It should be noted that elements listed as required are just that (required). Those listed as ‘addressable’ are not meant to be skipped—they must still be addressed in your policies and procedures, even if they may seem as if they don’t apply. For example, you might work for yourself and have no employees to terminate, but you still must address termination procedures in your policies.

Prioritize documentation

Compliance is largely about documentation and adhering to that documentation. Entities can and have been penalized simply for not having a policy or having a policy and not following it.

Studies have shown that Business Associates (the category that MSPs and IT professionals fall into) make up 60%+ of HIPAA breaches, meaning that a healthcare provider’s biggest risk of a data breach comes from their Business Associate. It’s essential to be HIPAA compliant to safeguard your clients and your reputation.

There’s so much that goes into becoming HIPAA compliant. Aside from the Security Rule we addressed, there are other rules like the Privacy Rule and Breach Rule. It can certainly be overwhelming, and if you’re an MSP who has decided against taking action, you’re not alone. The site HIPAAforMSPs.com was created as a resource for IT professionals and MSPs facing the task of becoming HIPAA compliant.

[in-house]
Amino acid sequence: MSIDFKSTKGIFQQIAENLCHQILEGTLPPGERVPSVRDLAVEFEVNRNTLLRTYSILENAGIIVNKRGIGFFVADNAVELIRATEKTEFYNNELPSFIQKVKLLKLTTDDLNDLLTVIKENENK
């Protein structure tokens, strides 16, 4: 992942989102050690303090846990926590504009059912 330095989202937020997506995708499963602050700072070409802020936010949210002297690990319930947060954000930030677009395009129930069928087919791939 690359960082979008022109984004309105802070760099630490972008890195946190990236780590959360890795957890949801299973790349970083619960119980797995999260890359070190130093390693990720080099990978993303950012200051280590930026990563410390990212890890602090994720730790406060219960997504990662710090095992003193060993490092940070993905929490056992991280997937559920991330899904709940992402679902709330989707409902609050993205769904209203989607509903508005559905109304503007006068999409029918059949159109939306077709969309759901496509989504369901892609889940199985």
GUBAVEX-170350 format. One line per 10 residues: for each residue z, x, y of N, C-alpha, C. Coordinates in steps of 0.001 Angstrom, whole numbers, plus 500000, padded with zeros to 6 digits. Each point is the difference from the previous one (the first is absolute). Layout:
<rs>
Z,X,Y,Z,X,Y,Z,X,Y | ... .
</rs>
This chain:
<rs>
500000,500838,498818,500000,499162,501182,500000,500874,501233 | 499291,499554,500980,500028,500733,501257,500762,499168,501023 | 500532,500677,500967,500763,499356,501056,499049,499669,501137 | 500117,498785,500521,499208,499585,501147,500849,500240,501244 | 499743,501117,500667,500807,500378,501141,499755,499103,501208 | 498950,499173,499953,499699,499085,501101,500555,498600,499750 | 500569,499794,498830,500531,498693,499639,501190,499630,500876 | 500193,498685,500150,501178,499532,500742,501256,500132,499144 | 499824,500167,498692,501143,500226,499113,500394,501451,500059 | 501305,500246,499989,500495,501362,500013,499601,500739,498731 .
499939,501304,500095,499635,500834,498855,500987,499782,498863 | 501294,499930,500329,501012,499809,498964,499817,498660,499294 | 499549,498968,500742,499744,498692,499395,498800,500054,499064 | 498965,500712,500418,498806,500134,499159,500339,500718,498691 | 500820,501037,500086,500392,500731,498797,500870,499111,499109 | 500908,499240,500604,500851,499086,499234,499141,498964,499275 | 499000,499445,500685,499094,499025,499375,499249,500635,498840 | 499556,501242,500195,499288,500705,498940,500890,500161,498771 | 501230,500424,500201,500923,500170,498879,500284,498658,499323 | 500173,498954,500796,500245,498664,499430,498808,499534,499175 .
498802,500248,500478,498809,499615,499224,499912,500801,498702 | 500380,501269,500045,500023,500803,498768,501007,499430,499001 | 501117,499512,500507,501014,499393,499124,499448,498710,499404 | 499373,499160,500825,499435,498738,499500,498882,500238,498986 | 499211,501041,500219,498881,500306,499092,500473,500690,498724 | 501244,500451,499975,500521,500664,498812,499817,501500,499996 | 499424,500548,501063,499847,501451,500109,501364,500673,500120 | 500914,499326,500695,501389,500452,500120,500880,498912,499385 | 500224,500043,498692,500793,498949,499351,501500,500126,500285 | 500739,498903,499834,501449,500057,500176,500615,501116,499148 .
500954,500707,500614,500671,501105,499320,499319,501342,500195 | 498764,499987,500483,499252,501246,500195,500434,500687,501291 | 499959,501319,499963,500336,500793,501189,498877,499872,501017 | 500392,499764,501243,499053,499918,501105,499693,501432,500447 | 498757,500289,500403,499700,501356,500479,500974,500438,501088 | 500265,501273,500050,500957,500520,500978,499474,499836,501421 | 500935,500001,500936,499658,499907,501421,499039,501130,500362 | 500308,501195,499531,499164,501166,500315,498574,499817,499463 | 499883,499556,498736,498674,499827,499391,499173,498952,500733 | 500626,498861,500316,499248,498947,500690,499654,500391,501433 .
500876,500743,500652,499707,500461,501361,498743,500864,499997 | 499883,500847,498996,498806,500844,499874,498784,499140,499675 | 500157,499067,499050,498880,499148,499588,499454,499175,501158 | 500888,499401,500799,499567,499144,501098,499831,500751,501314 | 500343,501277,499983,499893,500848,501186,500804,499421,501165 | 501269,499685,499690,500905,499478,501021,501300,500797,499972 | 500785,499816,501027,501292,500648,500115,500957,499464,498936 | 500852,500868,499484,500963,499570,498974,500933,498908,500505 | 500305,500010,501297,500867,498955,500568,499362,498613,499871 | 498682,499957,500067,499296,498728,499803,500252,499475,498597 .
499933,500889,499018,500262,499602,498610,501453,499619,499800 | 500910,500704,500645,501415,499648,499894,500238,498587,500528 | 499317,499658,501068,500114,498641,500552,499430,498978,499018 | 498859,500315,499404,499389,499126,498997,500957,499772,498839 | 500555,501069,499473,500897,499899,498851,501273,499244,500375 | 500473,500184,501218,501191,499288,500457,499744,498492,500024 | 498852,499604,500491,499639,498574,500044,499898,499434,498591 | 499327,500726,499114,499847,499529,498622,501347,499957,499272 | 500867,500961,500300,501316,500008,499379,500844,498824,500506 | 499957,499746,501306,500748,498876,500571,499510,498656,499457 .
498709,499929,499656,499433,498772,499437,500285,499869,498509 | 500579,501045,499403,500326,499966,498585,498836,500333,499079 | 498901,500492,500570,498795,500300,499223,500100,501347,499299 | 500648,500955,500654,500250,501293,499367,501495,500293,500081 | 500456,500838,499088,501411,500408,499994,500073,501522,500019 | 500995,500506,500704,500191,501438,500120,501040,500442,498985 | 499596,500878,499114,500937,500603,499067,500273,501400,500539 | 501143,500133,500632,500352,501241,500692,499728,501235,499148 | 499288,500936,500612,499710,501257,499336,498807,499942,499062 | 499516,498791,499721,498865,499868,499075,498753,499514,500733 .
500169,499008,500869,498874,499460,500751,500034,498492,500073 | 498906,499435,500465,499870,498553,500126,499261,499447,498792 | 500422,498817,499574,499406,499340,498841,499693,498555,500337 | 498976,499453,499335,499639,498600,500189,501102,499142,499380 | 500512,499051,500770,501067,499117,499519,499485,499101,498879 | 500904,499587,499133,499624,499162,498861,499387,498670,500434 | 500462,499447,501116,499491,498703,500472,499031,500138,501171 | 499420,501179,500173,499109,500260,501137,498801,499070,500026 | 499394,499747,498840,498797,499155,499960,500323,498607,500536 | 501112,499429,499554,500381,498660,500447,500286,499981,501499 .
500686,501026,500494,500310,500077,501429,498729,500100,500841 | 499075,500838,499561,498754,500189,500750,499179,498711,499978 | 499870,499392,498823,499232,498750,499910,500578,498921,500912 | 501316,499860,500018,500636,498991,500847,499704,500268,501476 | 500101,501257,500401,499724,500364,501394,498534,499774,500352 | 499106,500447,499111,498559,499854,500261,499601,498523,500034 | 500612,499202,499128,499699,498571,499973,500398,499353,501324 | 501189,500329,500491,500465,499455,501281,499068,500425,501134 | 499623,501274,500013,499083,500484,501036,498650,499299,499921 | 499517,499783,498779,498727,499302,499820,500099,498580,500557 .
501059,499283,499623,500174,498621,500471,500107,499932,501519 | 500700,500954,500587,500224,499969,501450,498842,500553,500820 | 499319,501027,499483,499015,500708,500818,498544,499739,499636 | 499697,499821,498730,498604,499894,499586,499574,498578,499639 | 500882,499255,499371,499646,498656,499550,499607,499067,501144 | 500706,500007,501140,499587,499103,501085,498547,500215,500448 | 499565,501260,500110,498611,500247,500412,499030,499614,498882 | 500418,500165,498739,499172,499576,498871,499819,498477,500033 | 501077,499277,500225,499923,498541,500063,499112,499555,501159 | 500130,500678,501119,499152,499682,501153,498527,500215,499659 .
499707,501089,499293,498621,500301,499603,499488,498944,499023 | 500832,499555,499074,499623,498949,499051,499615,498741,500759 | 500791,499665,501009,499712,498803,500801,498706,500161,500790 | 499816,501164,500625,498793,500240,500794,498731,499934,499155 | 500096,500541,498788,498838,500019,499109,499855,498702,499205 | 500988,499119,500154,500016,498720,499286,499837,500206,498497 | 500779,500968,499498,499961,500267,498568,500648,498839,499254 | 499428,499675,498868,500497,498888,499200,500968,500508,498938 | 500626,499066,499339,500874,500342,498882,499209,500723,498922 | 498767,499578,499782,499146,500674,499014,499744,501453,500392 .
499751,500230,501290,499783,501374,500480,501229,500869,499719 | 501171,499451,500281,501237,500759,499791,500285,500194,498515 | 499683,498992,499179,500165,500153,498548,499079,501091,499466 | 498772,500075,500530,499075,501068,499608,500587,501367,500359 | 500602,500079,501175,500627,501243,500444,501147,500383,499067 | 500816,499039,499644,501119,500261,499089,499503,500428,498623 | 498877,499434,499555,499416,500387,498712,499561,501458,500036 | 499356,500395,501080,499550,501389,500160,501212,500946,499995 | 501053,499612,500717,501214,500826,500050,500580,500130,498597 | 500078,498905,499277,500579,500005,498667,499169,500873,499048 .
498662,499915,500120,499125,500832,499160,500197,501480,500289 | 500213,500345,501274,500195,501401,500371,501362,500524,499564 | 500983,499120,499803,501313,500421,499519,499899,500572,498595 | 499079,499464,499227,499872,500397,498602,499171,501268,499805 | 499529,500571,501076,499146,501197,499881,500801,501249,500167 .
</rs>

It’s not worth taking HIPAA lightly. Penalties can be severe, and one violation can put you out of business, so it definitely needs to be taken seriously.

In conclusion

As an IT professional, being HIPAA compliant means:

  • You have satisfied the elements of the Security Rule
  • You have policies and procedures in place and are adhering to them
  • You are knowledgeable in HIPAA as it relates to your business, you are adamant about documentation
  • You have a thorough training program in place, and you make compliance a cultural priority within your business

HIPAA is a continuous process for you and those you do business with—it’s always changing and evolving. Although it’s been around for decades, there are great opportunities to carve out a niche for yourself here. Knowing how to navigate through HIPAA is a great way to differentiate yourself. Although it requires a lot of hard work, it may be well worth it to set yourself apart from the crowd.